In our view, the fact that clashes continue despite the Northern Alliance having expressed an interest in participating in peace talks with the government suggest that deep divisions persist between the Aung San Suu Kyi-led civilian government and the military (see ' Violence Exposes Fault Lines Between Military And Government ' , November 15, 2016). In a bid to maintain harmony, the NLD government has pledged to abide by the mantra of 'civilian-military cooperation'. As such, we do not believe that the government has the necessary power to pursue national reconciliation as it lacks the ability to rein in the powerful Tatmadaw, which appears to be pursuing its own agenda. This is despite announcements from the military that it too desires peace.

These tensions are likely to further complicate the peace process, and could undermine the NLD's credibility among the various groups that have not signed the ceasefire agreement. While Suu Kyi held the first high-level meeting since mid-October with the seven-member United Nationalities Federal Council (UNFC), including the KIA in early 2017, the fighting has continued and even intensified. This has led to considerable anger on the part of rebel groups towards the NLD, which could dissuade groups from signing the ceasefire agreement.

Extent Of Chinese Influence Remains Uncertain

While Suu Kyi has noted that Beijing's participation in the peace process is crucial for the success of the 21st Century Panglong Conference, we note that it is difficult to accurately ascertain the extent of China's influence, and that this would pose further difficulties to the peace process. Although China remains a key funder of the rebel United Wa State Army (UWSA), calls by Beijing for an immediate ceasefire and the restoration of order along the border have been ignored.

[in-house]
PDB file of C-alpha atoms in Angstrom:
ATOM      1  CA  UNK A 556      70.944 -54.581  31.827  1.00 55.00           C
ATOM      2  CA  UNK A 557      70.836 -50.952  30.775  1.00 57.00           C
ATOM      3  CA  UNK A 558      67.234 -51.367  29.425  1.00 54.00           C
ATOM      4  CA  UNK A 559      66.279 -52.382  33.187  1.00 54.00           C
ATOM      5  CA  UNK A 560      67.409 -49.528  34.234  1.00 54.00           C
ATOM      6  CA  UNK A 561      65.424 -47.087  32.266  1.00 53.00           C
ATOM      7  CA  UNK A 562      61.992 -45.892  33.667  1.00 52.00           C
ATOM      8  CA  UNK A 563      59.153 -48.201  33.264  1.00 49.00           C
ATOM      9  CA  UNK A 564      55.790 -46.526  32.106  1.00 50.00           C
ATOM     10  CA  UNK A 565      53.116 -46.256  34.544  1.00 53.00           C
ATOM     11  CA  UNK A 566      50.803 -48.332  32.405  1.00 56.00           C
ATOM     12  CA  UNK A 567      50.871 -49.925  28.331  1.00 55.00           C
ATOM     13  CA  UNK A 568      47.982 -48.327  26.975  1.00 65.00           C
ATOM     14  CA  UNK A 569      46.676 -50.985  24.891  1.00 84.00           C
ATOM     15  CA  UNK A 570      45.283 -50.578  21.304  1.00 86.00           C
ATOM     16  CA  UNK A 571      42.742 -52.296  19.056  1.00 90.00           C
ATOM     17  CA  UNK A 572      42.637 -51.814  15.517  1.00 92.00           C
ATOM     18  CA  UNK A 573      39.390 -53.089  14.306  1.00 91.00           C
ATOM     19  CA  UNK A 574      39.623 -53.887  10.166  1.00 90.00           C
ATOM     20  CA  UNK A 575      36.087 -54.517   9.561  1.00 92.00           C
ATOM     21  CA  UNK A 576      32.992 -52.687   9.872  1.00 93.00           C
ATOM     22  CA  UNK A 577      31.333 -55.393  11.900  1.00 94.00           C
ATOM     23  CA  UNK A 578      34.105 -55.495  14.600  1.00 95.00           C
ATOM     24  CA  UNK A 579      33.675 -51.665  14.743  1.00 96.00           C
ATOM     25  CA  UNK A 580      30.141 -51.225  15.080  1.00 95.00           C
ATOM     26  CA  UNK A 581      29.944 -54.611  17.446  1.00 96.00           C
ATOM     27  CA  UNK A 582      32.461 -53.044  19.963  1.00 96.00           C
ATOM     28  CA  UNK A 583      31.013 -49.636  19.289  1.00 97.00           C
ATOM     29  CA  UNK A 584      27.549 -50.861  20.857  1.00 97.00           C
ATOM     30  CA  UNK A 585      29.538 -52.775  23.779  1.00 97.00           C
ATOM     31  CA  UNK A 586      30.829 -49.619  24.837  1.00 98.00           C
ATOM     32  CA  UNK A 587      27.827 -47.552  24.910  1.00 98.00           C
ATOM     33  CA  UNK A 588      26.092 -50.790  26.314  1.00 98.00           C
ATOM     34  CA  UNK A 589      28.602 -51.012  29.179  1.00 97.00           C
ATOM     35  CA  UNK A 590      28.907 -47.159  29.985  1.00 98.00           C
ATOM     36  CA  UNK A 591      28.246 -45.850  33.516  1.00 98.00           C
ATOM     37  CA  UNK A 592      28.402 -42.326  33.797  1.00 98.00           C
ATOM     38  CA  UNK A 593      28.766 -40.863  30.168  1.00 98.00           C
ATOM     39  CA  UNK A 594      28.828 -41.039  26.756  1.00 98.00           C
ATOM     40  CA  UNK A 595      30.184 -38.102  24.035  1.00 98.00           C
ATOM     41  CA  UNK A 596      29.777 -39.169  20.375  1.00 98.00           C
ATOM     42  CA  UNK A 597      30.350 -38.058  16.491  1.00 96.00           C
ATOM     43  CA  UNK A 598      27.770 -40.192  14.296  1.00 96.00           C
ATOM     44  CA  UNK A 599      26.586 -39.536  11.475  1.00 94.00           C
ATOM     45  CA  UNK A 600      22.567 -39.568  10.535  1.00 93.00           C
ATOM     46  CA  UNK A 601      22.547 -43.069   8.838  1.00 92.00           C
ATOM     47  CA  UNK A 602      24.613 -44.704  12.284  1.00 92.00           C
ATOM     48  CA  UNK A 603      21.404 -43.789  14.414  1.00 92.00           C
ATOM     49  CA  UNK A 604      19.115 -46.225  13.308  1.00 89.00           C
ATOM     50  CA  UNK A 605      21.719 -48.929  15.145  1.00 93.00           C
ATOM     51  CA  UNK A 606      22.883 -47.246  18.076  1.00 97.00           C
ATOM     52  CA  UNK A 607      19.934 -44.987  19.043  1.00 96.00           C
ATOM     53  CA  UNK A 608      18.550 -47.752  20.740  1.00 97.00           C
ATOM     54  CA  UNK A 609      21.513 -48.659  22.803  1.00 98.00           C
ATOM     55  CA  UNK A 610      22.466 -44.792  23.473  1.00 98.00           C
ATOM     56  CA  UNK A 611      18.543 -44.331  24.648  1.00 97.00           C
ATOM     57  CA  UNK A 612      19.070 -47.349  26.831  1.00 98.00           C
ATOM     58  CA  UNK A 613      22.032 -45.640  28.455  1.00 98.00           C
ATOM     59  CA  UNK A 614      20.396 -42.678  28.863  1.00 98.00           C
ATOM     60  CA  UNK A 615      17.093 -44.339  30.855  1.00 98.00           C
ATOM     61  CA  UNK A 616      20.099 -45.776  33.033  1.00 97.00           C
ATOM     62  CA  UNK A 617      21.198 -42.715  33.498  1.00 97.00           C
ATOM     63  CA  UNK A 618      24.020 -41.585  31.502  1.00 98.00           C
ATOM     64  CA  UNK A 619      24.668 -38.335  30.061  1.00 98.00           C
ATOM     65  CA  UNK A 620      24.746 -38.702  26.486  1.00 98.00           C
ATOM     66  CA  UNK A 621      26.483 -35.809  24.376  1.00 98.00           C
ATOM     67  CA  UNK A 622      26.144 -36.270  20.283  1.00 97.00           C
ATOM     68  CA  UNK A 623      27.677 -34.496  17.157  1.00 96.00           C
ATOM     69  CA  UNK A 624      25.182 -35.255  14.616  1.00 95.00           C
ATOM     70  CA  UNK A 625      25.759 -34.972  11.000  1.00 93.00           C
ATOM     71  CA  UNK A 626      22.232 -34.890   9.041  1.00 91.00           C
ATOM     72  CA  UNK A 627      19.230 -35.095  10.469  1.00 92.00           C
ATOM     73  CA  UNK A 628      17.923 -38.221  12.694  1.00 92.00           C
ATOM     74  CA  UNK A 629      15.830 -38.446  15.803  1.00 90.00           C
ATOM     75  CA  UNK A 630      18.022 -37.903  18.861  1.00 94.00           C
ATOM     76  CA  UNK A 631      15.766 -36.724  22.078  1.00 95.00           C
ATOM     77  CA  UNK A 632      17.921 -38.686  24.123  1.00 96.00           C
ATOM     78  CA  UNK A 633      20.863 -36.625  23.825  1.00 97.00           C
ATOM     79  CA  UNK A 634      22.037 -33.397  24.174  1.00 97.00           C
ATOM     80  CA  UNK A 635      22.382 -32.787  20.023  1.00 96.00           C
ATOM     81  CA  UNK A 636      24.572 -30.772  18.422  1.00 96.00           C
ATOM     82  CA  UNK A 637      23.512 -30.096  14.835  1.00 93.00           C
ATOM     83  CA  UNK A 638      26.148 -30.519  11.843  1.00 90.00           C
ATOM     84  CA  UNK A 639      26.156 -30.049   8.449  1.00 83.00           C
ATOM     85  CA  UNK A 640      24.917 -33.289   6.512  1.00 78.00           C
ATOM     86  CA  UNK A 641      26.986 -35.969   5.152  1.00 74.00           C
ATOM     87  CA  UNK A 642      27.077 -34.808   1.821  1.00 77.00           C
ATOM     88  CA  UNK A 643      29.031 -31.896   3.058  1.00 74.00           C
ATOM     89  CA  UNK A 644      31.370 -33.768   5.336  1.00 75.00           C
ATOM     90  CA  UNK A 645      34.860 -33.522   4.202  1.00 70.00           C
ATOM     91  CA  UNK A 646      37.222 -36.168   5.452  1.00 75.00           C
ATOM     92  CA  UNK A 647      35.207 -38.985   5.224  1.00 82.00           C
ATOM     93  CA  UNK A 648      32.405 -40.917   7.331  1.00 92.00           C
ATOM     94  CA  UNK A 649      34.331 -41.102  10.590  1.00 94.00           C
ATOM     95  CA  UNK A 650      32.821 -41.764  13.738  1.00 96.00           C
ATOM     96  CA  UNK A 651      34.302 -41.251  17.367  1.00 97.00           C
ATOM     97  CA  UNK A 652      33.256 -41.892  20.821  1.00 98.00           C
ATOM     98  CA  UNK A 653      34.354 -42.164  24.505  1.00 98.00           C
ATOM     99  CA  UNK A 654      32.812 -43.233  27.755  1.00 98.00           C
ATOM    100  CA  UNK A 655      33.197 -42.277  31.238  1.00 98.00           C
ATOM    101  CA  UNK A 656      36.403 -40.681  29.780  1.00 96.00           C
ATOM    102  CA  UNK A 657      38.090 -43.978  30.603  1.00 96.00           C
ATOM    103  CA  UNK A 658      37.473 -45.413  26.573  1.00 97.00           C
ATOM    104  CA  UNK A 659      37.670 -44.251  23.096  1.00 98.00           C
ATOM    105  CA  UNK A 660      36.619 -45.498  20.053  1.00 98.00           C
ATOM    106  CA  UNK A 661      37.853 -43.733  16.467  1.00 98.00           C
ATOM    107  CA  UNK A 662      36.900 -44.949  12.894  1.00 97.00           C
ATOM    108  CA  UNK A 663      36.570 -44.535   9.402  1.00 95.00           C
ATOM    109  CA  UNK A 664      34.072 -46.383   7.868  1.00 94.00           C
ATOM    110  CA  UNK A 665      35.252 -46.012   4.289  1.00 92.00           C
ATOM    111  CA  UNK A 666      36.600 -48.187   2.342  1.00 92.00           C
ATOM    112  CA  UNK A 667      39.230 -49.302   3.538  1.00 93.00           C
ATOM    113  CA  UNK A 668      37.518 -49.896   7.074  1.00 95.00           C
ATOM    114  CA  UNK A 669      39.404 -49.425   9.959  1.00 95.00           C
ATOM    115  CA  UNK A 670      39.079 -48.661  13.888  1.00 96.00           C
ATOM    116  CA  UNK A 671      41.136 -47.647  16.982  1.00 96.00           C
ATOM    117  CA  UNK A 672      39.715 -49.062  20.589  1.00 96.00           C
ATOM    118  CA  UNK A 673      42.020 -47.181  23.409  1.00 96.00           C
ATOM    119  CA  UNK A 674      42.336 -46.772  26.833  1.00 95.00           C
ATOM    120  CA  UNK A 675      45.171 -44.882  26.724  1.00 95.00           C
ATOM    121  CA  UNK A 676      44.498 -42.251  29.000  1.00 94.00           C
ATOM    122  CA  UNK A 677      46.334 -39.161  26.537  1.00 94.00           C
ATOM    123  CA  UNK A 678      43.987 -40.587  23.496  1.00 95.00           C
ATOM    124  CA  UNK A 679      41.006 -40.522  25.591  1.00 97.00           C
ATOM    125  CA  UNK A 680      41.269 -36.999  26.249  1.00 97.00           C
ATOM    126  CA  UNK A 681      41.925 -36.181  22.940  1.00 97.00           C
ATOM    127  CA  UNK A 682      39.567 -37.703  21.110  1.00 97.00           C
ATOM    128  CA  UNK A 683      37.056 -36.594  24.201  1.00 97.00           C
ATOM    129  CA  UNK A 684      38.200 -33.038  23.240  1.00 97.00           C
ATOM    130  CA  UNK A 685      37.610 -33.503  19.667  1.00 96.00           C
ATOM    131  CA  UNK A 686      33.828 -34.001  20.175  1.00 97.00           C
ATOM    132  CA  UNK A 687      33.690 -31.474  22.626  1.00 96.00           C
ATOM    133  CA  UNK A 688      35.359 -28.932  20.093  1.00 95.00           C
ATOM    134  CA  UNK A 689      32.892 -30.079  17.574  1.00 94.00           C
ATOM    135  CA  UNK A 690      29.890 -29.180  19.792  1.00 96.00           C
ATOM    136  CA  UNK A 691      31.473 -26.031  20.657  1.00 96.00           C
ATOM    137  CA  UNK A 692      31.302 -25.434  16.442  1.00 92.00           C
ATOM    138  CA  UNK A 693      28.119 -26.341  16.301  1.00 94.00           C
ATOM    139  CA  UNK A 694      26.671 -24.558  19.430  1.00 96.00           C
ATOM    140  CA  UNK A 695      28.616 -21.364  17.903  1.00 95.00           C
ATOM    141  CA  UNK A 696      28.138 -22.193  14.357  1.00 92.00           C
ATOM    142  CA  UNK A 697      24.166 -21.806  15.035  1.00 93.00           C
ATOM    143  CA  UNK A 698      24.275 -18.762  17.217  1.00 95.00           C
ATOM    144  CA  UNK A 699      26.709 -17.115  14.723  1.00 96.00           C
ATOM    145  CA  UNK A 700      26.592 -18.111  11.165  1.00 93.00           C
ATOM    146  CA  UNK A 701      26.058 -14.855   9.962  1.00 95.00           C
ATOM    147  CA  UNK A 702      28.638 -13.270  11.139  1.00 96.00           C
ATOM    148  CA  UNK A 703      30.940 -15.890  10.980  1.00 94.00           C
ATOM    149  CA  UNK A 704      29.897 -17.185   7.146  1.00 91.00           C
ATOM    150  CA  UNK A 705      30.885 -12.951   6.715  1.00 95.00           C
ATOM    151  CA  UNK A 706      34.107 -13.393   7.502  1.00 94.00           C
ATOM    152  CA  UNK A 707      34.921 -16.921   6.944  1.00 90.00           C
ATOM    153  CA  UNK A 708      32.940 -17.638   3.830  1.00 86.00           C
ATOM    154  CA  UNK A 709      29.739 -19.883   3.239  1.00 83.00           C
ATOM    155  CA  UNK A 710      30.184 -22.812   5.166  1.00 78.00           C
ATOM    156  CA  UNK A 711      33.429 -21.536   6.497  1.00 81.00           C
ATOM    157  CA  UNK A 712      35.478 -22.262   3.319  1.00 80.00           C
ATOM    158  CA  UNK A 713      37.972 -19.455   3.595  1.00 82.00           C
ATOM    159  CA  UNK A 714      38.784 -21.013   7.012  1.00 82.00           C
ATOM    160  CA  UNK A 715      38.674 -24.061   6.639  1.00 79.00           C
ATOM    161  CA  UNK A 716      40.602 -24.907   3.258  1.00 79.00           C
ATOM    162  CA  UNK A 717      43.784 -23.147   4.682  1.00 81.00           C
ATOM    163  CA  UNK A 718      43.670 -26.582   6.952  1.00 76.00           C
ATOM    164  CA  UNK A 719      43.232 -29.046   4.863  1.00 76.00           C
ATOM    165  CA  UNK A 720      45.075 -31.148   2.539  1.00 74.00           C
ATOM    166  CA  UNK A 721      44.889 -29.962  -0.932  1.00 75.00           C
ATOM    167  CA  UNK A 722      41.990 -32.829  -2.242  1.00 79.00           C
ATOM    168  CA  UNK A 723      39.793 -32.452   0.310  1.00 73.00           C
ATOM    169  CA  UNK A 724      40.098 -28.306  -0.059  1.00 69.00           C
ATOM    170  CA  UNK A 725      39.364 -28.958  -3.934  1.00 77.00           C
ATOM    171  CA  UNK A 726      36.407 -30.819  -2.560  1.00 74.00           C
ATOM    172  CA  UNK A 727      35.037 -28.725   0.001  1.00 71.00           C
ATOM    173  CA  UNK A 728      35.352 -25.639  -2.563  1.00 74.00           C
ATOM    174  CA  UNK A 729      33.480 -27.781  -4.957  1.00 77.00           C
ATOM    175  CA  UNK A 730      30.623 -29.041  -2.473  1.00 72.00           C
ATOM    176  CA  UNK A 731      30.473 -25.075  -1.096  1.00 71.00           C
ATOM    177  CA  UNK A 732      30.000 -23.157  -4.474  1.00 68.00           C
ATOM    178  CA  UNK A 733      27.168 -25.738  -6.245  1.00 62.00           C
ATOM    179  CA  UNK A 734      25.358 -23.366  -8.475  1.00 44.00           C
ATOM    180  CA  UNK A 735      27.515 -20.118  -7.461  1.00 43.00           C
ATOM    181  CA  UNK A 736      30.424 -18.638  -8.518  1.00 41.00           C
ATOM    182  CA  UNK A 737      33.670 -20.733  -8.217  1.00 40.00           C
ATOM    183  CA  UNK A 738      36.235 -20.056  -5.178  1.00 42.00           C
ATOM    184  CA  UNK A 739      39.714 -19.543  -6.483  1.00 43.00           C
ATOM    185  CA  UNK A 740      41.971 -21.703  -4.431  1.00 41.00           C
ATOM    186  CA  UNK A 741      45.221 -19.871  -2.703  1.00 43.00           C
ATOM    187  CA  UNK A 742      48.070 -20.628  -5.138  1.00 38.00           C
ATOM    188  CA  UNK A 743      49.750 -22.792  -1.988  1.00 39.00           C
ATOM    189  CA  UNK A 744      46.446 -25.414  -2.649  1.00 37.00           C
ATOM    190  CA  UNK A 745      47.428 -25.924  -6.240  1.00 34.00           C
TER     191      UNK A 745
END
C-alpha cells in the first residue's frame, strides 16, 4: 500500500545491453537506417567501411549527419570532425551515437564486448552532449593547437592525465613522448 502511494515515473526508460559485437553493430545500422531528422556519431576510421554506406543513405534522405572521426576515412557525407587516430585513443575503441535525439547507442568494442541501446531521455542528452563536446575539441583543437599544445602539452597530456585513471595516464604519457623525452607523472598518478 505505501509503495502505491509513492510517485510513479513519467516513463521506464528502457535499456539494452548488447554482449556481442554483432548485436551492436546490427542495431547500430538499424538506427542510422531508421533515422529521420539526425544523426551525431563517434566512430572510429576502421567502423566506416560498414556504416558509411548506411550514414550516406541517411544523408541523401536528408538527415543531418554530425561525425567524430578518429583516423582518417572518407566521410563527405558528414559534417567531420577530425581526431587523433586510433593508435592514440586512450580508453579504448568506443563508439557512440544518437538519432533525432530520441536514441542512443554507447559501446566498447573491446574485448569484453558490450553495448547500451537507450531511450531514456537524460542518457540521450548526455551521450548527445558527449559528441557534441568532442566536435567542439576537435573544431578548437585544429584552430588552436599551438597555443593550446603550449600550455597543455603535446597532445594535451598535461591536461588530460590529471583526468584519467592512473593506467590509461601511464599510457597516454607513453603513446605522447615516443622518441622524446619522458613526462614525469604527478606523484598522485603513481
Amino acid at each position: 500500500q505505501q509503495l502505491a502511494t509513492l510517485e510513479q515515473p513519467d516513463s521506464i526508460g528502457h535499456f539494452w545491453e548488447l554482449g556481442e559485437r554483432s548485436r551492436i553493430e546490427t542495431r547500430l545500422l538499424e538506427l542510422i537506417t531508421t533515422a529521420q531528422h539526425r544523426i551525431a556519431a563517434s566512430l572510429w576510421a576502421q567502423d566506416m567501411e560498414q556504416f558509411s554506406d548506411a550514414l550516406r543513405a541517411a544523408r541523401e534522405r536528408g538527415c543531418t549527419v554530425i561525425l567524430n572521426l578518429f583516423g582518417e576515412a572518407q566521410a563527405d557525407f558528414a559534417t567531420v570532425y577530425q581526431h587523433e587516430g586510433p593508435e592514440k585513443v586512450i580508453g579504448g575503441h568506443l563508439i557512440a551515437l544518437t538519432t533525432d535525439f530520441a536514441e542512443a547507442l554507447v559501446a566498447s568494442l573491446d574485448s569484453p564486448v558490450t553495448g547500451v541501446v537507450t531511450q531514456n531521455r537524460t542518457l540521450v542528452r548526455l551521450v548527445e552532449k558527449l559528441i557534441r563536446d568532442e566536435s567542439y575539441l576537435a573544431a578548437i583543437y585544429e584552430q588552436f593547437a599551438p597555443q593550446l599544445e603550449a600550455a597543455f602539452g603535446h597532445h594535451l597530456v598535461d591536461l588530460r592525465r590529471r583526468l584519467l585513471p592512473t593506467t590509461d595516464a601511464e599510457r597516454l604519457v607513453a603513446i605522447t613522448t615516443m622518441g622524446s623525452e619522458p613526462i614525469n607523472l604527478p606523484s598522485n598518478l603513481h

On the other hand, the UWSA hosted six rebel groups, including the KIA, for a meeting on the peace process and, the Wa-led gathering rejected the National Ceasefire Agreement (NCA) and called for a completely new peace process arbitrated by China. China has been known to provide military supplies to the UWSA, seen by many as the most powerful ethnic armed organisation in Burma, with estimates of 30,000 well-equipped troops. The organisation is thought to be closely monitored by Beijing senior officials and diplomats.

China has also stated that it will be willing to mediate in negotiations between the various groups and the government. While Beijing has occasionally supported the peace process since conflict erupted in northern Myanmar in 2011, the Chinese state media is encouraging greater involvement and China has begun hosting multiple meetings. These conflicting messages are likely to present further complications to the peace process, and could undermine the government's efforts to persuade the various northern armed groups to sign the ceasefire agreement.

Postponed Second Meeting Underscores Difficulties In Peace Process

The postponing of the second 21st Century Panglong peace conference further underscores the difficulties face in the peace process. The Union Peace Dialogue Joint Committee (UPDJC) announced that the second meeting would be postponed as national level political talks had not been completed. National level talks have been planned for ethnics, regions/states, and for respective topics prior to the conference, but some talks have yet to be held. In addition, it was stated that the government's ongoing negotiations with the non-signatories in an attempt to persuade them to sign the agreement could have led to the postponing of the conference.